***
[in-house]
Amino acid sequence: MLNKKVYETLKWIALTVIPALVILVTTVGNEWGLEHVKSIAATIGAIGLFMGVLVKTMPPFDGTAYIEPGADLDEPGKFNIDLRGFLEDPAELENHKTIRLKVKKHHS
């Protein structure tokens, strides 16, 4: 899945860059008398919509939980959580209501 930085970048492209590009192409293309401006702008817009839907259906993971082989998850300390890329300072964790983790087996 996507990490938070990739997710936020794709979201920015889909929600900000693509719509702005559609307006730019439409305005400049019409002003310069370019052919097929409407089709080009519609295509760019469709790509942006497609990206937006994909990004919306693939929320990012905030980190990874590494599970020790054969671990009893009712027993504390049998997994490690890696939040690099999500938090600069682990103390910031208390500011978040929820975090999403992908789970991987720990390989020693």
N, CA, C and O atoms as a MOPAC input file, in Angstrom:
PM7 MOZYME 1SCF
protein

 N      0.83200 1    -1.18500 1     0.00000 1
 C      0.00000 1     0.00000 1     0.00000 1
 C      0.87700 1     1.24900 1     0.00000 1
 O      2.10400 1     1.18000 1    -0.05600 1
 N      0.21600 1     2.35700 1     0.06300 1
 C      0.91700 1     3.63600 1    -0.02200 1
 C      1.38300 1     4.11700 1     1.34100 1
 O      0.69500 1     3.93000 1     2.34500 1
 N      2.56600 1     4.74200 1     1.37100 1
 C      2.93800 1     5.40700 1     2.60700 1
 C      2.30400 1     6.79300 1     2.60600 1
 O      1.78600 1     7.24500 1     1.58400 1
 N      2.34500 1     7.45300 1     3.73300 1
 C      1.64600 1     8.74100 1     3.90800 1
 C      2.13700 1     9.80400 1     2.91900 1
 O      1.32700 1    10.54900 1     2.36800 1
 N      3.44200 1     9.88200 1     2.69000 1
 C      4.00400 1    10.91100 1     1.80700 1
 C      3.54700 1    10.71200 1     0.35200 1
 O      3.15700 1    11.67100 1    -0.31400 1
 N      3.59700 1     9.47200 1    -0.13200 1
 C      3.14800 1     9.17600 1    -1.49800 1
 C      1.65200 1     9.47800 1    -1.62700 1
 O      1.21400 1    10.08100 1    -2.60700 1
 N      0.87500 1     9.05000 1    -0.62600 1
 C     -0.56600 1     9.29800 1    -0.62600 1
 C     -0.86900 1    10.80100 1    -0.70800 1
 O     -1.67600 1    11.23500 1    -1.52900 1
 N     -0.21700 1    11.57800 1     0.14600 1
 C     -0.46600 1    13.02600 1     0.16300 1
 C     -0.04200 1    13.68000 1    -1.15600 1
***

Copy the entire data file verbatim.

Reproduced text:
[in-house]
Amino acid sequence: MLNKKVYETLKWIALTVIPALVILVTTVGNEWGLEHVKSIAATIGAIGLFMGVLVKTMPPFDGTAYIEPGADLDEPGKFNIDLRGFLEDPAELENHKTIRLKVKKHHS
């Protein structure tokens, strides 16, 4: 899945860059008398919509939980959580209501 930085970048492209590009192409293309401006702008817009839907259906993971082989998850300390890329300072964790983790087996 996507990490938070990739997710936020794709979201920015889909929600900000693509719509702005559609307006730019439409305005400049019409002003310069370019052919097929409407089709080009519609295509760019469709790509942006497609990206937006994909990004919306693939929320990012905030980190990874590494599970020790054969671990009893009712027993504390049998997994490690890696939040690099999500938090600069682990103390910031208390500011978040929820975090999403992908789970991987720990390989020693």
N, CA, C and O atoms as a MOPAC input file, in Angstrom:
PM7 MOZYME 1SCF
protein

 N      0.83200 1    -1.18500 1     0.00000 1
 C      0.00000 1     0.00000 1     0.00000 1
 C      0.87700 1     1.24900 1     0.00000 1
 O      2.10400 1     1.18000 1    -0.05600 1
 N      0.21600 1     2.35700 1     0.06300 1
 C      0.91700 1     3.63600 1    -0.02200 1
 C      1.38300 1     4.11700 1     1.34100 1
 O      0.69500 1     3.93000 1     2.34500 1
 N      2.56600 1     4.74200 1     1.37100 1
 C      2.93800 1     5.40700 1     2.60700 1
 C      2.30400 1     6.79300 1     2.60600 1
 O      1.78600 1     7.24500 1     1.58400 1
 N      2.34500 1     7.45300 1     3.73300 1
 C      1.64600 1     8.74100 1     3.90800 1
 C      2.13700 1     9.80400 1     2.91900 1
 O      1.32700 1    10.54900 1     2.36800 1
 N      3.44200 1     9.88200 1     2.69000 1
 C      4.00400 1    10.91100 1     1.80700 1
 C      3.54700 1    10.71200 1     0.35200 1
 O      3.15700 1    11.67100 1    -0.31400 1
 N      3.59700 1     9.47200 1    -0.13200 1
 C      3.14800 1     9.17600 1    -1.49800 1
 C      1.65200 1     9.47800 1    -1.62700 1
 O      1.21400 1    10.08100 1    -2.60700 1
 N      0.87500 1     9.05000 1    -0.62600 1
 C     -0.56600 1     9.29800 1    -0.62600 1
 C     -0.86900 1    10.80100 1    -0.70800 1
 O     -1.67600 1    11.23500 1    -1.52900 1
 N     -0.21700 1    11.57800 1     0.14600 1
 C     -0.46600 1    13.02600 1     0.16300 1
 C     -0.04200 1    13.68000 1    -1.15600 1